If you want to install electrical wires in your home, your contractor probably encouraged you to buy 12AWG cables. The wire size is surprisingly common among electrical engineers. But is 12AWG appropriate for you? Can it handle your home’s load without overheating?
How many Amps Can 12 Gauge Wire Handle?
According to NEC, 12AWG copper wire can accommodate 25A at 60 degrees C, 25A at 75 degrees C, and 30A at 90 degrees C. If you have aluminum (or copper-clad aluminum), it can carry 20A at 60 degrees C, 20A at 75 degrees C, and 25A at 90 degrees C.
12 Gauge Wire Amp Rating Chart
|Wire Gauge Size||60˚C|
THW, THHW, THWN, USE, XHHW, ZW
THWN-2, THHN, XHHW-2, USE-2
THW, THWN, SE, USE, XHHW
XHHW-2, THHN, THWN-2
I suggest you use a maximum of 25 amps of electricity using 12AWG wire. Also, I don’t want you to pair 30A breakers with 12-gauge conductors because the conductors cannot carry the 30 amps. The breaker will force them to transport. As a result, it will trip when the load exceeds 30 amps.
Wire’s ampacity is however not necessarily fixed. Instead, the ampacity is shaped by several factors, including:
1). Ampacity Changes With Temperature
A conductor’s ampacity changes with the temperature. Higher temperatures limit a conductor’s current carrying capacity. This is because an increase in the temperature elevates the conductor’s resistance. From what electrical engineering has seen, a higher resistance equates to a lower volume of current.
This is why tables that compare and contrast different wire gauges show the ampacity of each wire size at different temperature ratings. Electrical engineers will take the ambient temperature of a given setting into account when they select wire sizes for a project.
2). Material (Aluminum Or Copper) Matters
The material is just as important as the temperature. Most people use aluminum or copper wiring. However, these two options have significant differences. Aluminum has a lower carrying capacity than copper.
For instance, you cannot replace a 12AWG copper conductor with a 12AWG aluminum wire. You need a thicker aluminum wire, maybe 10AWG or 8AWG, to replicate the capacity of a 12AWG copper conductor.
It is worth noting that the temperature will play a role in your selection here. Before choosing between aluminum and copper, you must first determine the temperature.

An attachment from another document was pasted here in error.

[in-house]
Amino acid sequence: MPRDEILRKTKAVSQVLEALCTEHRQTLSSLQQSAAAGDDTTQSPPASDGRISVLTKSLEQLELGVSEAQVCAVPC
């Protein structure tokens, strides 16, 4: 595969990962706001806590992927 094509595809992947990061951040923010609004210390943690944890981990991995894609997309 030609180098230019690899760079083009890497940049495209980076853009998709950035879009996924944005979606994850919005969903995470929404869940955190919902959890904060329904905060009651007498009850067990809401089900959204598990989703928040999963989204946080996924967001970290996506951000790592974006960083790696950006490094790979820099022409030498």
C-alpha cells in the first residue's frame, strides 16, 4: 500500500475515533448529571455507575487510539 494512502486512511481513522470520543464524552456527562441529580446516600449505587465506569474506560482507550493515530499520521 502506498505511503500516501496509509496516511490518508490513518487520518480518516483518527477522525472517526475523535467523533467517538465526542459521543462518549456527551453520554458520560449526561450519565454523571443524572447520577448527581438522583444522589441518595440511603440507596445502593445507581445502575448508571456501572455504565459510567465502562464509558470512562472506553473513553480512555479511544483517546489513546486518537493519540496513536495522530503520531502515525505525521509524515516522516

The ampacity of both materials will vary accordingly. Aluminum conductors might be appropriate for one temperature rating but not another. It may take you a while to select a suitable material because copper is more expensive than aluminum.
If these two options had the same price tags, everyone would simply use copper. But aluminum is cheaper, which is why consumers still flock to it. They only use 12AWG copper when 12AWG aluminum is insufficient for the setting or temperature.
3). Longer The Length, Higher The Resistance
The gauge has to increase with the length. This is because longer wires have more resistance, making them susceptible to overheating, especially if they have to carry larger volumes of current than their capacity permits.
You can prevent overheating by raising the gauge. A 12AWG copper conductor may carry 25 amps at 50 feet without overheating. But if you double the distance, the gauge (12AWG) may become insufficient.
The voltage drop is worse in aluminum conductors. 12AWG aluminum wiring carries far less current over long distances than 12AWG copper wire.
If you can’t wrap your head around all these variables and you still can’t determine whether or not 12AWG cables are appropriate for your application, look at the NEC’s tables.
They will show you the various wire sizes and ampacities at different temperatures. These tables take the material into consideration.
For instance, You can see that 12AWG copper wire can accommodate 25A at 60 degrees C, 25A at 75 degrees C, and 30A at 90 degrees C. If you have aluminum (or copper-clad aluminum), it can carry 20A at 60 degrees C, 20A at 75 degrees C, and 25A at 90 degrees C.
This may create some confusion. After all, a statement above suggested that increasing the temperature reduces the ampacity because it elevates the resistance. And that is true. This is not a contradiction.
Raising the temperature limits a conductor’s current carrying capacity.
Manufacturers are well aware of the negative impact the temperature can have on the ampacity.
For that reason, they make cables that can work at higher temperatures. Therefore, a wire with a higher temperature rating has a greater ampacity than a conductor with a lower temperature rating.
To clarify, the 12AWG copper cables in this NEC table do not have an ampacity of 30A at 90 degrees C. Instead, 12AWG copper cables with a temperature rating of 90 degrees C have an ampacity of 30A.
In other words, cables designed to work at 90 degrees C have a higher amp rating than conductors that work at a temperature of 75 degrees C. As you can see, a lot of thought goes into cable selection. You are better off leaving this decision in the hands of an expert.
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- 50 Amp Wire Size Chart